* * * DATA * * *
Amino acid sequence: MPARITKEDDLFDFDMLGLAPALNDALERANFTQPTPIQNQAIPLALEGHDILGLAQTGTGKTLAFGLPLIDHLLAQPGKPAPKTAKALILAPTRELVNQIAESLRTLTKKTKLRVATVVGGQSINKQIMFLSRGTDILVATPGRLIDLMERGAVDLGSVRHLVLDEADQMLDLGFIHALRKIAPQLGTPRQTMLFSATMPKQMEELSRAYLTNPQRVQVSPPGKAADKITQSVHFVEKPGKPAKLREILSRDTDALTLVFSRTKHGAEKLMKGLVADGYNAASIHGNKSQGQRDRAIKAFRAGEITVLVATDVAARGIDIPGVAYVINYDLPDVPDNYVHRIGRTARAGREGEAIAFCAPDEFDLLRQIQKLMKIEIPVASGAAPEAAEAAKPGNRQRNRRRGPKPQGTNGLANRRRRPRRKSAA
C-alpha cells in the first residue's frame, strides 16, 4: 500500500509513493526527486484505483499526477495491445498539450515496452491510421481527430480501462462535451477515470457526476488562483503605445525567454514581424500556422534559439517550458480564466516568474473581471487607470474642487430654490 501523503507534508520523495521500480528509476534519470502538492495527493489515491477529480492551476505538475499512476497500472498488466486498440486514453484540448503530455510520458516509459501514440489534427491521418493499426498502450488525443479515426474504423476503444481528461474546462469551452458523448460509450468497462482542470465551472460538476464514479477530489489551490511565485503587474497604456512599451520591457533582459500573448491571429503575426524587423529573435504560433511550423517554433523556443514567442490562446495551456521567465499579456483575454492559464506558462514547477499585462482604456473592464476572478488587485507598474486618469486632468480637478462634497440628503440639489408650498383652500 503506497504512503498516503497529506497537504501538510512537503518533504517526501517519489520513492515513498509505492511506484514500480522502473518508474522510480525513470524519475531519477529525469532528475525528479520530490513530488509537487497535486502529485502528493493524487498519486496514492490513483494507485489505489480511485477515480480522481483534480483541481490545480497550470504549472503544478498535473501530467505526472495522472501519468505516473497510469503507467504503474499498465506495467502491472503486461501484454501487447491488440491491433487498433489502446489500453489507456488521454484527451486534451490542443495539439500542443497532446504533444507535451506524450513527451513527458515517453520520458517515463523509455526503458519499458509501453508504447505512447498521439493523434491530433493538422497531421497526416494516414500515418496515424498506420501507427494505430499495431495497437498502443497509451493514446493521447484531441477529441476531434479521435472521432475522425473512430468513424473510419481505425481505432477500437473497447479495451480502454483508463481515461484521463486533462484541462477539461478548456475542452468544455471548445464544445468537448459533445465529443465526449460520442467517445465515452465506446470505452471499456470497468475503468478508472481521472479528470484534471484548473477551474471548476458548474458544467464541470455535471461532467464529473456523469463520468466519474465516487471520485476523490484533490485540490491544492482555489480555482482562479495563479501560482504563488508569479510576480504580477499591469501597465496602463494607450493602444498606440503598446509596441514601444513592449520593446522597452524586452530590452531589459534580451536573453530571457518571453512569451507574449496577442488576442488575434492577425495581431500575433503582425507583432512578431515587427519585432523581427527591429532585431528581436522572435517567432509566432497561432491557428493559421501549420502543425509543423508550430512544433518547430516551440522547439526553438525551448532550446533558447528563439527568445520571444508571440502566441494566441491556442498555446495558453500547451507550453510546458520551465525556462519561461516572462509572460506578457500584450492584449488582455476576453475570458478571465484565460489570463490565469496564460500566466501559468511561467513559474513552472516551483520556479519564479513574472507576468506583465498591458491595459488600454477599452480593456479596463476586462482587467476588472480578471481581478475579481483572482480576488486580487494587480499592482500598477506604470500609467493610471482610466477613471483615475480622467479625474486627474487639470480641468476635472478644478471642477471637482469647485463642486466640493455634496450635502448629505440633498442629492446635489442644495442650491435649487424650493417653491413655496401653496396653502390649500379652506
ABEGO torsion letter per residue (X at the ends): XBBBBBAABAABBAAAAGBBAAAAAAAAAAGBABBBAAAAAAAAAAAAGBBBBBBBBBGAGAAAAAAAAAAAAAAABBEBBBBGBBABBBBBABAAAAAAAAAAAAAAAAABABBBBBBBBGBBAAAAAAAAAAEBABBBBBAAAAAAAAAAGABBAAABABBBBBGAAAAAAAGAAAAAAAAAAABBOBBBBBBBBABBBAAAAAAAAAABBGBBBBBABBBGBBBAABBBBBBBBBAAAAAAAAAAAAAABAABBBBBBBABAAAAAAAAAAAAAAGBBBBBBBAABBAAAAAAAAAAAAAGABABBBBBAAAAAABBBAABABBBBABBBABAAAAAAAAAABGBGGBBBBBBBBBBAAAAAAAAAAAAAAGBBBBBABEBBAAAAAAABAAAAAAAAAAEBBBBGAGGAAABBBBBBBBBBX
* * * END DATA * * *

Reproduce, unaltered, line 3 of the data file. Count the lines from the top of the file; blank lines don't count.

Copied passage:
ABEGO torsion letter per residue (X at the ends): XBBBBBAABAABBAAAAGBBAAAAAAAAAAGBABBBAAAAAAAAAAAAGBBBBBBBBBGAGAAAAAAAAAAAAAAABBEBBBBGBBABBBBBABAAAAAAAAAAAAAAAAABABBBBBBBBGBBAAAAAAAAAAEBABBBBBAAAAAAAAAAGABBAAABABBBBBGAAAAAAAGAAAAAAAAAAABBOBBBBBBBBABBBAAAAAAAAAABBGBBBBBABBBGBBBAABBBBBBBBBAAAAAAAAAAAAAABAABBBBBBBABAAAAAAAAAAAAAAGBBBBBBBAABBAAAAAAAAAAAAAGABABBBBBAAAAAABBBAABABBBBABBBABAAAAAAAAAABGBGGBBBBBBBBBBAAAAAAAAAAAAAAGBBBBBABEBBAAAAAAABAAAAAAAAAAEBBBBGAGGAAABBBBBBBBBBX